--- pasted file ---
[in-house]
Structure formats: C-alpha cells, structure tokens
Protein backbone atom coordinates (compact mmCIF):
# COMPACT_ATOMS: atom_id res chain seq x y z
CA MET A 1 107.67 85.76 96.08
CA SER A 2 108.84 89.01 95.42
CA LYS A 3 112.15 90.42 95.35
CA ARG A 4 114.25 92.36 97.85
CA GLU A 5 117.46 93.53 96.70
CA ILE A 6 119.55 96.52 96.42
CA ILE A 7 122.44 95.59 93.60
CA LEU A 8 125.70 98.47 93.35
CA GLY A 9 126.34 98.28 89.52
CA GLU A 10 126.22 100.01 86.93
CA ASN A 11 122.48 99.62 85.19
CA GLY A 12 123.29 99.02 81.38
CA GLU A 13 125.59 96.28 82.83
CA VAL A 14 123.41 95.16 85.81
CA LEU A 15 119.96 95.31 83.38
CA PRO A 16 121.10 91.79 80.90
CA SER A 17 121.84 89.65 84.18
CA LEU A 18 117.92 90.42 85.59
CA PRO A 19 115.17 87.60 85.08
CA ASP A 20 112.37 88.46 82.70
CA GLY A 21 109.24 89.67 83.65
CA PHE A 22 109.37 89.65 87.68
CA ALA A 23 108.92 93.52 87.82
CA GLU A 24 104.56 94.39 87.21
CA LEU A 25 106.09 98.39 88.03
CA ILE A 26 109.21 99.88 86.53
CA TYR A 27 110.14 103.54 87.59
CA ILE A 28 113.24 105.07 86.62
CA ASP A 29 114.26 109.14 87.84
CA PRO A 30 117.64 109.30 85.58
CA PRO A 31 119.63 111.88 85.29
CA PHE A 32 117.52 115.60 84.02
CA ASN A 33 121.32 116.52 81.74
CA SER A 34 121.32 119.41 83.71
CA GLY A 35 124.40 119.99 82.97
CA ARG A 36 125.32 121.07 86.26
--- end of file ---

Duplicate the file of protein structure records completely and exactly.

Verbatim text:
[in-house]
Structure formats: C-alpha cells, structure tokens
Protein backbone atom coordinates (compact mmCIF):
# COMPACT_ATOMS: atom_id res chain seq x y z
CA MET A 1 107.67 85.76 96.08
CA SER A 2 108.84 89.01 95.42
CA LYS A 3 112.15 90.42 95.35
CA ARG A 4 114.25 92.36 97.85
CA GLU A 5 117.46 93.53 96.70
CA ILE A 6 119.55 96.52 96.42
CA ILE A 7 122.44 95.59 93.60
CA LEU A 8 125.70 98.47 93.35
CA GLY A 9 126.34 98.28 89.52
CA GLU A 10 126.22 100.01 86.93
CA ASN A 11 122.48 99.62 85.19
CA GLY A 12 123.29 99.02 81.38
CA GLU A 13 125.59 96.28 82.83
CA VAL A 14 123.41 95.16 85.81
CA LEU A 15 119.96 95.31 83.38
CA PRO A 16 121.10 91.79 80.90
CA SER A 17 121.84 89.65 84.18
CA LEU A 18 117.92 90.42 85.59
CA PRO A 19 115.17 87.60 85.08
CA ASP A 20 112.37 88.46 82.70
CA GLY A 21 109.24 89.67 83.65
CA PHE A 22 109.37 89.65 87.68
CA ALA A 23 108.92 93.52 87.82
CA GLU A 24 104.56 94.39 87.21
CA LEU A 25 106.09 98.39 88.03
CA ILE A 26 109.21 99.88 86.53
CA TYR A 27 110.14 103.54 87.59
CA ILE A 28 113.24 105.07 86.62
CA ASP A 29 114.26 109.14 87.84
CA PRO A 30 117.64 109.30 85.58
CA PRO A 31 119.63 111.88 85.29
CA PHE A 32 117.52 115.60 84.02
CA ASN A 33 121.32 116.52 81.74
CA SER A 34 121.32 119.41 83.71
CA GLY A 35 124.40 119.99 82.97
CA ARG A 36 125.32 121.07 86.26